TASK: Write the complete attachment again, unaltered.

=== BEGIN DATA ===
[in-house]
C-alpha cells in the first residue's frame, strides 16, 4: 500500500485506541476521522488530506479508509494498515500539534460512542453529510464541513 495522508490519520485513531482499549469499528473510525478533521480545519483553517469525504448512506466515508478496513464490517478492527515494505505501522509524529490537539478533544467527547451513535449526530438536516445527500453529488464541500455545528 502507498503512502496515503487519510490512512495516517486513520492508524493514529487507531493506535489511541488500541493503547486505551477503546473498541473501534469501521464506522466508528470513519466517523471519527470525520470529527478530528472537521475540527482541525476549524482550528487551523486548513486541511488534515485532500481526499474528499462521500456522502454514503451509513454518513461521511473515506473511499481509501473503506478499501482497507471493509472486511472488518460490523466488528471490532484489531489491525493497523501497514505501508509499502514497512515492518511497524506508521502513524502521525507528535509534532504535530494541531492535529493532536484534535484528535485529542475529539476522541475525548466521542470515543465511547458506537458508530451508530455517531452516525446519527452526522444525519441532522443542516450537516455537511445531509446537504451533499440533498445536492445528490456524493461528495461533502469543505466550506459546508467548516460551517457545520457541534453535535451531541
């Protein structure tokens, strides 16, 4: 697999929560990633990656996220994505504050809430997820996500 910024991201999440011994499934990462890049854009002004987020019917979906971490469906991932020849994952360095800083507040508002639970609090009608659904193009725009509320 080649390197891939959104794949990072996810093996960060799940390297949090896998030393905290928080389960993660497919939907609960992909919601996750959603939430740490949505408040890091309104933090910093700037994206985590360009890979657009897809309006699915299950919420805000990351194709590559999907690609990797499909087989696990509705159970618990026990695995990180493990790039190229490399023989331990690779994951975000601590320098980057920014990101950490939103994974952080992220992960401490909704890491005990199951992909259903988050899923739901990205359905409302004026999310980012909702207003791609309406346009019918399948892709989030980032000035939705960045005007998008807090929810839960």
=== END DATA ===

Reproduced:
[in-house]
C-alpha cells in the first residue's frame, strides 16, 4: 500500500485506541476521522488530506479508509494498515500539534460512542453529510464541513 495522508490519520485513531482499549469499528473510525478533521480545519483553517469525504448512506466515508478496513464490517478492527515494505505501522509524529490537539478533544467527547451513535449526530438536516445527500453529488464541500455545528 502507498503512502496515503487519510490512512495516517486513520492508524493514529487507531493506535489511541488500541493503547486505551477503546473498541473501534469501521464506522466508528470513519466517523471519527470525520470529527478530528472537521475540527482541525476549524482550528487551523486548513486541511488534515485532500481526499474528499462521500456522502454514503451509513454518513461521511473515506473511499481509501473503506478499501482497507471493509472486511472488518460490523466488528471490532484489531489491525493497523501497514505501508509499502514497512515492518511497524506508521502513524502521525507528535509534532504535530494541531492535529493532536484534535484528535485529542475529539476522541475525548466521542470515543465511547458506537458508530451508530455517531452516525446519527452526522444525519441532522443542516450537516455537511445531509446537504451533499440533498445536492445528490456524493461528495461533502469543505466550506459546508467548516460551517457545520457541534453535535451531541
């Protein structure tokens, strides 16, 4: 697999929560990633990656996220994505504050809430997820996500 910024991201999440011994499934990462890049854009002004987020019917979906971490469906991932020849994952360095800083507040508002639970609090009608659904193009725009509320 080649390197891939959104794949990072996810093996960060799940390297949090896998030393905290928080389960993660497919939907609960992909919601996750959603939430740490949505408040890091309104933090910093700037994206985590360009890979657009897809309006699915299950919420805000990351194709590559999907690609990797499909087989696990509705159970618990026990695995990180493990790039190229490399023989331990690779994951975000601590320098980057920014990101950490939103994974952080992220992960401490909704890491005990199951992909259903988050899923739901990205359905409302004026999310980012909702207003791609309406346009019918399948892709989030980032000035939705960045005007998008807090929810839960």